The American Council of Life Insurers, Washington, reiterated its support for a principle-based reserving system and promised to present a short-term solution for term and universal life products with secondary guarantees to state insurance regulators by the end of 2005.

The ACLI presented its views during a two-day interim meeting held by the National Association of Insurance Commissioners, Kansas City, Mo., on Aug. 22-23. The meeting drew approximately 100 interested parties including some 9 state insurance commissioners, as well as actuaries and industry representatives.

Commissioners in attendance included Jim Poolman of North Dakota, Julie Benafield Bowman of Arkansas, Kevin McCarty of Florida, Susan Voss of Iowa, Glenn Jennings of Kentucky and Tim Wagner of Nebraska, who are all members of the NAIC’s Life & Annuities “A” Committee where the issue is under discussion, according to interviews.

They are interested in seeing how more efficient reserving for life insurance products can be developed. The system currently uses formulaic reserves which some maintain are inefficient, while others say it affords a degree of conservatism and safety into the system. The “A” Committee interim session in Minneapolis was held so that a dialogue could lead to a general discussion of a work timetable that could advance these objectives, Poolman told National Underwriter (see NU, Aug. 22/29).

The issue has implications for consumers, the life insurance market and solvency oversight, Poolman told NU.

The solution ACLI says it will develop will be advanced even as another short-term solution that sunsets in 2007, Actuarial Guideline 38, is readied for review and possible adoption by the NAIC.

The effort will be parallel to the work being done on principle-based reserving by the American Academy of Actuaries, Washington, says Paul Graham, ACLI vice president-insurance regulation and chief actuary. If the Academy’s work advances more quickly, then the ACLI will put its work aside, he explains.

But the need to work on an immediate solution is important because the earliest that changes in states’ standard valuation law could be in place would be 2009 and in the interim the ability to offer reasonably priced products to the underinsured continues, Graham says. While 2009 might not seem a long way off, it represents 4 years in which it is more difficult to offer these products to consumers.

The effort will look at the current Valuation of Life Insurance Policies model regulation, better known as Guideline Triple-X, and see where “small tweaks” can be made, Graham says.

Efforts will be made to keep it “relatively simple, something that is easy to adopt,” he continues. “It will provide relief where reserves are more redundant than necessary,” he adds. Mortality, interest rates and how reserves are developed will be among the areas that are examined, Graham says.

The work will have to fit in with Standard Valuation Law and the federal tax code, he adds. The effort could be a way to test the concept of principle-based reserving, Graham says. ACLI is committed to working with the Treasury Department and the Internal Revenue Service, he adds.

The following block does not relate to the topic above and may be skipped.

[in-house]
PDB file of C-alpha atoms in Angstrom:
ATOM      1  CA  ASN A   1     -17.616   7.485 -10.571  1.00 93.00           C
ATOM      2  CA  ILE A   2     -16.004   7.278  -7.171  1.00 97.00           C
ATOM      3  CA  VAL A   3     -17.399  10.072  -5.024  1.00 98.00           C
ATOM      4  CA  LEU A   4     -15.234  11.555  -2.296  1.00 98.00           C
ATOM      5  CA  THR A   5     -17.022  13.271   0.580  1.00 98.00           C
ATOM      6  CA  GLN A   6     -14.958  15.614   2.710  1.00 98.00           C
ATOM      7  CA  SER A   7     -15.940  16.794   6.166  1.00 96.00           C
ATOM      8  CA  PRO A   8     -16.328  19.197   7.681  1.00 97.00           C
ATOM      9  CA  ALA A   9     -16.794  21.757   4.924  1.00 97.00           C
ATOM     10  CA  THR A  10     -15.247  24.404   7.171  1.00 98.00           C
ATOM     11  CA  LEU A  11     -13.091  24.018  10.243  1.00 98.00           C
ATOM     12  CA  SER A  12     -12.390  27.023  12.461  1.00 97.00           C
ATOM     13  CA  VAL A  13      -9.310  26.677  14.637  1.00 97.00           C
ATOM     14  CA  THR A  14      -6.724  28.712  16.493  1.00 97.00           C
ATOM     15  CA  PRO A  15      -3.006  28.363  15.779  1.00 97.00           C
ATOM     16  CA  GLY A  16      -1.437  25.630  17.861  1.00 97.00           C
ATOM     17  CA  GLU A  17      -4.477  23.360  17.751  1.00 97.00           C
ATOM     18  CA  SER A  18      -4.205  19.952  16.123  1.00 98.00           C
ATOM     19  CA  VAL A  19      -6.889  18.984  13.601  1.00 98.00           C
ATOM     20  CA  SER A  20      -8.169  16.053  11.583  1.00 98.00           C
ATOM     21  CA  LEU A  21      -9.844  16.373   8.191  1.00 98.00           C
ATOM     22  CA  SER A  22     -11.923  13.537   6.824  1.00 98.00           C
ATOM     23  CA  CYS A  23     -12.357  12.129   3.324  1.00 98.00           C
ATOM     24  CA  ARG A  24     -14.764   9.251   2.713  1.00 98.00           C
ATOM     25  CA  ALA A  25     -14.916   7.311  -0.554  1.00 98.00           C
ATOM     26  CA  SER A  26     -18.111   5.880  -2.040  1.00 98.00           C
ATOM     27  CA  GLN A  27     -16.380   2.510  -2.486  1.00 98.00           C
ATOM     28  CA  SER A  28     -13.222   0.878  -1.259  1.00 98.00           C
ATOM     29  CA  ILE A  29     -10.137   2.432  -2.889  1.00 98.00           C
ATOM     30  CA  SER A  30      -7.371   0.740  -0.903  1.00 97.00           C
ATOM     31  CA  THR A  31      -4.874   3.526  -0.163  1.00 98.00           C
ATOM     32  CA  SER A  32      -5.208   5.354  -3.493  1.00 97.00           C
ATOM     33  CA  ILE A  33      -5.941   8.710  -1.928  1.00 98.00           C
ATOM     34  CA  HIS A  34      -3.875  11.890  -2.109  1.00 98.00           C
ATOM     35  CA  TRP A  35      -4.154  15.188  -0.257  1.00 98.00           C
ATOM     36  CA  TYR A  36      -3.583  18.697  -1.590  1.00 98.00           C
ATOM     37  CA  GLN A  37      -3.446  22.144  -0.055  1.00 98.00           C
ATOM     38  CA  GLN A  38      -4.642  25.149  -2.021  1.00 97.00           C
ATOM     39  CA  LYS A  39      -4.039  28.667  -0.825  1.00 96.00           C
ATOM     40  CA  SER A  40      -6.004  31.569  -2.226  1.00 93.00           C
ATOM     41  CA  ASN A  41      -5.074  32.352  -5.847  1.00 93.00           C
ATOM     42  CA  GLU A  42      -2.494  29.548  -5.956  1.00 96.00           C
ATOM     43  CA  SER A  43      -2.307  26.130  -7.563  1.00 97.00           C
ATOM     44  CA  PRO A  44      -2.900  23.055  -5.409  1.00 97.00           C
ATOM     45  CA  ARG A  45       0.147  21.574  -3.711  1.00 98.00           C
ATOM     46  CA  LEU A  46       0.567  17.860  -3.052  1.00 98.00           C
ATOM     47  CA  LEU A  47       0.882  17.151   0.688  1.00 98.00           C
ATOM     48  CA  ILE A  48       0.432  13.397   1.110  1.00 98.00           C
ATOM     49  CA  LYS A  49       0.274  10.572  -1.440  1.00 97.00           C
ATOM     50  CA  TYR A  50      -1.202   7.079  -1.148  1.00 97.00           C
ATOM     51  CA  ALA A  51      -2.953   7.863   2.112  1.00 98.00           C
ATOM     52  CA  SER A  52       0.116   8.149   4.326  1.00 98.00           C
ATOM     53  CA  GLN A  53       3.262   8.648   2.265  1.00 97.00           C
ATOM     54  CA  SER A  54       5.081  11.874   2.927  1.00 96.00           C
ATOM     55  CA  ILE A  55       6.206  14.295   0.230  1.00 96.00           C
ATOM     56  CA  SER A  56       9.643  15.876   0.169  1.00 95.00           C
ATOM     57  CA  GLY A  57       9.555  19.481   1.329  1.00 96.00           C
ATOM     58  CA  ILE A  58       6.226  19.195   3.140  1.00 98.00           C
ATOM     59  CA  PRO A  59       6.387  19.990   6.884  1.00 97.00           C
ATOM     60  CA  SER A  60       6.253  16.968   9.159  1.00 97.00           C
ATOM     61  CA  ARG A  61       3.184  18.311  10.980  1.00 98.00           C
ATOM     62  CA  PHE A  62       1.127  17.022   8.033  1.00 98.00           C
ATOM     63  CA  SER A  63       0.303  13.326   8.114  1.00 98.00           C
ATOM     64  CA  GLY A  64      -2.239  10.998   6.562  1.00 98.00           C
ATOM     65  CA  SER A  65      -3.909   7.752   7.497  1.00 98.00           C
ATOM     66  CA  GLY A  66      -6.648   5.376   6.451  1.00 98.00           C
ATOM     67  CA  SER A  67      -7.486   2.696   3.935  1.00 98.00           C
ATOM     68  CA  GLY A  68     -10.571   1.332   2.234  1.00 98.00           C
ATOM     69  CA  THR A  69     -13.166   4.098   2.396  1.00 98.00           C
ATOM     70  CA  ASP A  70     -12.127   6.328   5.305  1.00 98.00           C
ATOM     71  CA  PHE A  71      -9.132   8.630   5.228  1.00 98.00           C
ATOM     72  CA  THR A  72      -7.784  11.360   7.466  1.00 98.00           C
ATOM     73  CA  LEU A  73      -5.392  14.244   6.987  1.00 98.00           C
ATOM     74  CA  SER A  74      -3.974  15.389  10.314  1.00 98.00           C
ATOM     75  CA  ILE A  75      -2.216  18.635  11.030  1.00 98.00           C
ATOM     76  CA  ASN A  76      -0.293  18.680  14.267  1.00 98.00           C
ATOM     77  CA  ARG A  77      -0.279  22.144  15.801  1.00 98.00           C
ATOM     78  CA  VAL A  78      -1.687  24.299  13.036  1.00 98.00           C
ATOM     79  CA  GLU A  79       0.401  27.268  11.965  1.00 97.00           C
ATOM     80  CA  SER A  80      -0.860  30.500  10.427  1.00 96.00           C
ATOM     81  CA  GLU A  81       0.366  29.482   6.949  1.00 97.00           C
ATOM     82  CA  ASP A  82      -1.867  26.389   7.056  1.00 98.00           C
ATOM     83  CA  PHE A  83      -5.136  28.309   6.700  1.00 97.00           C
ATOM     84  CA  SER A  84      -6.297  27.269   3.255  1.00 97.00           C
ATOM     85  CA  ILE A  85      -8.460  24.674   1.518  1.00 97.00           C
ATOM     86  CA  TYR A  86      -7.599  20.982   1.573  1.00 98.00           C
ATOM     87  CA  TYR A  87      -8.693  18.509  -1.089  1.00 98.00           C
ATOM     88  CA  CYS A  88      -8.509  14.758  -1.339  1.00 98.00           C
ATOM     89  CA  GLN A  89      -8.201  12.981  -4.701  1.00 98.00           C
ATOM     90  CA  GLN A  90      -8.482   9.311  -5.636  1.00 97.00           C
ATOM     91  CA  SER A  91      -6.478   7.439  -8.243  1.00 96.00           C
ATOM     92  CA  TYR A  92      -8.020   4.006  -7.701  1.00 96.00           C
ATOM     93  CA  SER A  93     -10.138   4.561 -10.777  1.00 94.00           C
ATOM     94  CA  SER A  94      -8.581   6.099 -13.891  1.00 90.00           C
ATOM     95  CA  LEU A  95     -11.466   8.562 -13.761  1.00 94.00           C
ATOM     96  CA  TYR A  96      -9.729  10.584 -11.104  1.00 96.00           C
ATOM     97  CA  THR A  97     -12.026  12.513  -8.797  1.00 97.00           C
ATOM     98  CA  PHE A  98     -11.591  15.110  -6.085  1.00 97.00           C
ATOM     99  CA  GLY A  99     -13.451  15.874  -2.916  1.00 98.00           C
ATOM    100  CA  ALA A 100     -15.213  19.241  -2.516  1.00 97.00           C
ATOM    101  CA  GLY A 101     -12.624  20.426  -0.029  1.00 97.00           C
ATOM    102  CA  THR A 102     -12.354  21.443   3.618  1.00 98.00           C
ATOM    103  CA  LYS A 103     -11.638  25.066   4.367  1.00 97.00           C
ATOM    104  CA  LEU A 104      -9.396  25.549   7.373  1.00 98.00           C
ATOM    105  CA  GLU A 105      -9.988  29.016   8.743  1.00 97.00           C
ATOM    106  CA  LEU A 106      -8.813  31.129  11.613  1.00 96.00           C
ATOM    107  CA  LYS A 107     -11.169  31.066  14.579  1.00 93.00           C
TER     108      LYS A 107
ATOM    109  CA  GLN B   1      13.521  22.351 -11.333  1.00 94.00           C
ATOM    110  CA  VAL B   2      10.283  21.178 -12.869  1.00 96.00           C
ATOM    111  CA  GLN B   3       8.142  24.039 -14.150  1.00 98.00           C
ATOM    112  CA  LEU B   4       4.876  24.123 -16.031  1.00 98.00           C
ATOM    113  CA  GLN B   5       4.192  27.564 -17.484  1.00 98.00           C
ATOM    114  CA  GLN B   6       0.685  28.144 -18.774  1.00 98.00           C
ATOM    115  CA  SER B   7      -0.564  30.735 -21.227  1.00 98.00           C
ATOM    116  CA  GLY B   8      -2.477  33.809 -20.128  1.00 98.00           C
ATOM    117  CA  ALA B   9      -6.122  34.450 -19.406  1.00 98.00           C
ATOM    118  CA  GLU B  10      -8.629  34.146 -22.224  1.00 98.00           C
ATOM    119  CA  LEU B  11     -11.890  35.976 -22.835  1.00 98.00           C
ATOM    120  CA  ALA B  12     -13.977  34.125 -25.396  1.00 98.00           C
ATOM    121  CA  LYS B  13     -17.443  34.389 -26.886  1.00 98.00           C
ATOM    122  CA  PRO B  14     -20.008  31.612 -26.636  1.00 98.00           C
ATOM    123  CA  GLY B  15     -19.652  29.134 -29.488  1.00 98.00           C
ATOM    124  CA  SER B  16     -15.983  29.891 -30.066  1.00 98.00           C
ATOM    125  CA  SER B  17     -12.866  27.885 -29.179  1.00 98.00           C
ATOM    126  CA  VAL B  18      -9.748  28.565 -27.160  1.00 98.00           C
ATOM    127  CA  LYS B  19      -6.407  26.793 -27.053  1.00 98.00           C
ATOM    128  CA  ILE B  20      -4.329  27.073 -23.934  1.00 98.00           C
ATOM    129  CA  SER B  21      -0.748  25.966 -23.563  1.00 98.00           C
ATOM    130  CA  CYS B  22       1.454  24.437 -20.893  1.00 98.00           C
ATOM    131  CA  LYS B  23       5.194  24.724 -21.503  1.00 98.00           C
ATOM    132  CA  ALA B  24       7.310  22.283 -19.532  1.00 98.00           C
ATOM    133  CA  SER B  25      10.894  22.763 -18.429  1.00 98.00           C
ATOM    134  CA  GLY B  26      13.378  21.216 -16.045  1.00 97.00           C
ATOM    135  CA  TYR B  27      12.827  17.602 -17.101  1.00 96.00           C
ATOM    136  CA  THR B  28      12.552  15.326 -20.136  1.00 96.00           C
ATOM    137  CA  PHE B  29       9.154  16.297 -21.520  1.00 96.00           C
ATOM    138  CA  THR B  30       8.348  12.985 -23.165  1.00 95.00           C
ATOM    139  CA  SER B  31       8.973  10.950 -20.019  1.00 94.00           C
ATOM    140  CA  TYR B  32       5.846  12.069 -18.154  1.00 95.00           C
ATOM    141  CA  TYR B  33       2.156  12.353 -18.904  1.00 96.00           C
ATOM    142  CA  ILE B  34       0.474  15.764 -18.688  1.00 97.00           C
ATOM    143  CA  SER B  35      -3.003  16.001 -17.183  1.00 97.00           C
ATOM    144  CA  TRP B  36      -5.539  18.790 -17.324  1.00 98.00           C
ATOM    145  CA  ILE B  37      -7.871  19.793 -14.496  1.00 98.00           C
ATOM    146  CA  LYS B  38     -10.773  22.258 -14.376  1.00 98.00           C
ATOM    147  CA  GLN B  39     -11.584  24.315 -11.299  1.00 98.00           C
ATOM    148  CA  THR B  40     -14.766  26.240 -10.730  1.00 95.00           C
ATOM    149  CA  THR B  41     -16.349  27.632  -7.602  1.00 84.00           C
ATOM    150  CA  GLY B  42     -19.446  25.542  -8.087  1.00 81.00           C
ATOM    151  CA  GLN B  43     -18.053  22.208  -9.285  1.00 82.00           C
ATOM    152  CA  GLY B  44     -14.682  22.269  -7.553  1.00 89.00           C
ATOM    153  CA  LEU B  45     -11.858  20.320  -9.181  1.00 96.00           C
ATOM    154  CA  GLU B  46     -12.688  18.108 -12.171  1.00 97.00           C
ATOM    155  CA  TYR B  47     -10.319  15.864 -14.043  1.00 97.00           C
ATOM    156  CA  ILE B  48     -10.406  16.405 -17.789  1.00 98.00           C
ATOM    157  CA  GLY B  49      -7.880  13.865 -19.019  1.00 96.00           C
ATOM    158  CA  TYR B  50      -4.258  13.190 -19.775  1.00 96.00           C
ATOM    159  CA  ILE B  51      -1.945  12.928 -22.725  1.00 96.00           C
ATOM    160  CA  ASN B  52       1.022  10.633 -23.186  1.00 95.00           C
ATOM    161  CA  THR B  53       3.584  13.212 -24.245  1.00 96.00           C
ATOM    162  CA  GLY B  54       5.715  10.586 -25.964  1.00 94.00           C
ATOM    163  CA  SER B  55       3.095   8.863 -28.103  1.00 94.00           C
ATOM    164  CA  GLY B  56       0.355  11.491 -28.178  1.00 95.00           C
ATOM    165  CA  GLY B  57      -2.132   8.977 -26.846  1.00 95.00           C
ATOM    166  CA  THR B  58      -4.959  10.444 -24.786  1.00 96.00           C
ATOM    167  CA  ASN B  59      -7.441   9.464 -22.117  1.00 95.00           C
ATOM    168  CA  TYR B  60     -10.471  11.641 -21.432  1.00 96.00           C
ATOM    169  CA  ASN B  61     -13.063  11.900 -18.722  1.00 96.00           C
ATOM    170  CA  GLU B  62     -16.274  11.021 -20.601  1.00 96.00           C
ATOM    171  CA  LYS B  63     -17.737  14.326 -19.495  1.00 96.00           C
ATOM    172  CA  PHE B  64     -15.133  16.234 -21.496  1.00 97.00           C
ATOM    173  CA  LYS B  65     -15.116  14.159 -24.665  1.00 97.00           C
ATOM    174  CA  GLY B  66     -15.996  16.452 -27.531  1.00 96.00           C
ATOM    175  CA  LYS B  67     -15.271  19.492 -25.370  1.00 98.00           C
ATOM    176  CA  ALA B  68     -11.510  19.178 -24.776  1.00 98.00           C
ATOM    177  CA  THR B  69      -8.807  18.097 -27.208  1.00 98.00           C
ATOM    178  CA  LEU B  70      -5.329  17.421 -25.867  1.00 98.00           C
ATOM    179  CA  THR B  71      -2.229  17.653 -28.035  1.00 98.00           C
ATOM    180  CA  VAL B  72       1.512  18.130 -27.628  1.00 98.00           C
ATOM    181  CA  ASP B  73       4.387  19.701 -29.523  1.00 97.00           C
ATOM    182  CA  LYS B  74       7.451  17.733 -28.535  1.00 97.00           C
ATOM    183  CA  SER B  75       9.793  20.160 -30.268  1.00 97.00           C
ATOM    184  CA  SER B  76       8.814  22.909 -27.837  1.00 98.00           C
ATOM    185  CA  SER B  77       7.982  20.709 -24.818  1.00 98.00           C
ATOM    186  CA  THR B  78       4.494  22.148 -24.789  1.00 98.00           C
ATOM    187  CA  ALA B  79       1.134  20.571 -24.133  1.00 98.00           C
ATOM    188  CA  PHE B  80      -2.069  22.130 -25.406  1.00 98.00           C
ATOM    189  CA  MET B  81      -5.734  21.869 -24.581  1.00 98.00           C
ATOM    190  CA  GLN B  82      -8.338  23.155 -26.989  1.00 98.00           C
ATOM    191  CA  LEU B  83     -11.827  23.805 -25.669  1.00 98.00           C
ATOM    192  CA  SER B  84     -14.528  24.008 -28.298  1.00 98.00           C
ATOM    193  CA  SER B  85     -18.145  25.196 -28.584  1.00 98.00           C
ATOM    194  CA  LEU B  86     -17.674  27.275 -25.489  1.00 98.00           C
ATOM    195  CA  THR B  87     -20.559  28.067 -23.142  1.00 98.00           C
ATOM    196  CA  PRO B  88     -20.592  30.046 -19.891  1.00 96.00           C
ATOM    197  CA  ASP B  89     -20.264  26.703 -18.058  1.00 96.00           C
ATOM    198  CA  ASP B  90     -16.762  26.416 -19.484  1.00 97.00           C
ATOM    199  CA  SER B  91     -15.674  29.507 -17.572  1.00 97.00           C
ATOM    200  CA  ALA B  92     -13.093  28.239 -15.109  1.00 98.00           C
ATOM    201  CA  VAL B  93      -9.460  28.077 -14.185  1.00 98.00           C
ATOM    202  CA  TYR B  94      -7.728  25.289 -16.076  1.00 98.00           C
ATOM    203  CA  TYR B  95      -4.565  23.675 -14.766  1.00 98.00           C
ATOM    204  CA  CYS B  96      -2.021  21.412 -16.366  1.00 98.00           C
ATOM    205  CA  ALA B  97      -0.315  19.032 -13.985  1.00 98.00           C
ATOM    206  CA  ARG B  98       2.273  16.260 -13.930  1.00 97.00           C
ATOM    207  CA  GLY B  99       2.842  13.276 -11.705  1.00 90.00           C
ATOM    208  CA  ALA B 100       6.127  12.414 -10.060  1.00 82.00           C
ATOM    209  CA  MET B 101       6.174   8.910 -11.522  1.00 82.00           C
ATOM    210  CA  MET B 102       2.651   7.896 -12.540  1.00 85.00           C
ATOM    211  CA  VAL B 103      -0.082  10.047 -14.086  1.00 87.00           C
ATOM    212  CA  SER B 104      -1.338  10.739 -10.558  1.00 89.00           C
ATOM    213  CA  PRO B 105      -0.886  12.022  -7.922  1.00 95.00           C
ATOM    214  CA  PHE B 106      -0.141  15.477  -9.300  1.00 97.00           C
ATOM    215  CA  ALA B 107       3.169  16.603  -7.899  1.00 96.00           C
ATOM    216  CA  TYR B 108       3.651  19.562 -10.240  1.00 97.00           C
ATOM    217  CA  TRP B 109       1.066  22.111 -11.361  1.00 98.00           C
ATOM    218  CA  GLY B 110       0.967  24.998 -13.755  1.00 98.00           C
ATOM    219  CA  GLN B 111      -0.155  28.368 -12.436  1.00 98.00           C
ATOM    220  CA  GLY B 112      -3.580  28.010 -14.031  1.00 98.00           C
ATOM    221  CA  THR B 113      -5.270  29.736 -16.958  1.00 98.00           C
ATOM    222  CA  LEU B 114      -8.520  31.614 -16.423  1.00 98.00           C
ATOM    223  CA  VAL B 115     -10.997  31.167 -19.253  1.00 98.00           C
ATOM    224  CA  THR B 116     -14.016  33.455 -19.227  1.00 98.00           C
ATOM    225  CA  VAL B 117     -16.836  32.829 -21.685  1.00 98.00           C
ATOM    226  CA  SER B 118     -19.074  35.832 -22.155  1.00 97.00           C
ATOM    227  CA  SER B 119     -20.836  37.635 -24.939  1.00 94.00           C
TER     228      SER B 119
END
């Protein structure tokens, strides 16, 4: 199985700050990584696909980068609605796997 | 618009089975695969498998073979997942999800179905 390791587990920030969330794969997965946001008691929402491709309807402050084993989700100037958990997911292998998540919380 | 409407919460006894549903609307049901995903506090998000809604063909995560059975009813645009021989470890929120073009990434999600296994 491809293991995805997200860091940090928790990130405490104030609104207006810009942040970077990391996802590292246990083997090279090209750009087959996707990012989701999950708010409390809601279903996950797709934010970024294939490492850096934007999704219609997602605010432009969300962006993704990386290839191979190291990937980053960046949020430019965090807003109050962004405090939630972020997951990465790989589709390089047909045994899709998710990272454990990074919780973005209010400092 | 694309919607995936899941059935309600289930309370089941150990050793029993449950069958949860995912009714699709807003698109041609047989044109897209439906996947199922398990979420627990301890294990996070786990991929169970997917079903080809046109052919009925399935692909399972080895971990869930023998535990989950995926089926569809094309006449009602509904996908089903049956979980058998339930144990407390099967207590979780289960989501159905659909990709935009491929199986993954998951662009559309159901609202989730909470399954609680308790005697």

It will be important to make sure that reserving stays within the current guidelines established by the existing definition of life insurance, according to Graham.

If reserves and mortality assumptions are tied, and different companies assume different mortality rates, then a consumer with a contract of one company may own a life insurance contract, but a consumer with another company may own a contract that does not meet that definition, he explains. In such a case, that consumer would be considered to own a modified endowment contract, he adds. An MEC is a contract that does not meet certain premium limits that are tested for a period of 7 years. The test is known as the ’7 Pay Test.’

Scott Harrison, executive director of the Affordable Life Insurance Alliance, Washington, says there was a lot of discussion about the need to reform and about reducing costs so that those who are underinsured or not insured at all would have greater access to insurance. Both ALIA founding co-chairs, Dennis Glass, president and CEO of Jefferson-Pilot Financial, Greensboro, N.C., and John D. Johns, chairman, president and CEO of Protective Life Corp., Birmingham, Ala., detailed how their companies had to maintain significantly higher reserves than they felt was necessary under the current system, Harrison says.

When asked if there were other ways to reduce the cost of insurance, Harrison says the point made during the discussion was that proper reserving would be a major way to reduce excessive costs.

A discussion of potential tax implications during the session indicated that the current tax code is flexible enough to incorporate principle-based changes, Harrison says.

Kristi Matus, president and CEO of USAA Life Insurance Company, San Antonio, Texas, also discussed the need for affordable insurance. Currently, reserves are 3 times higher than USAA believes they need to be, she says.

Because of co-insurance and other arrangements, Matus adds that USAA customers have not experienced increases in premiums. But, she continues, if these options were not available, the cost of insurance would increase, making it unaffordable for many consumers.

Matus cites LIMRA International statistics that show 72% of families choose term insurance and that 22% of American households have no life insurance.

She says a balance is needed between cost and solvency considerations, and reserving needs to reflect that balance. There is a misconception that too much reserving makes a company safer and that is not necessarily true, she adds.

ACLI’s effort will be parallel to the work being done on principle-based reserving by the American Academy of Actuaries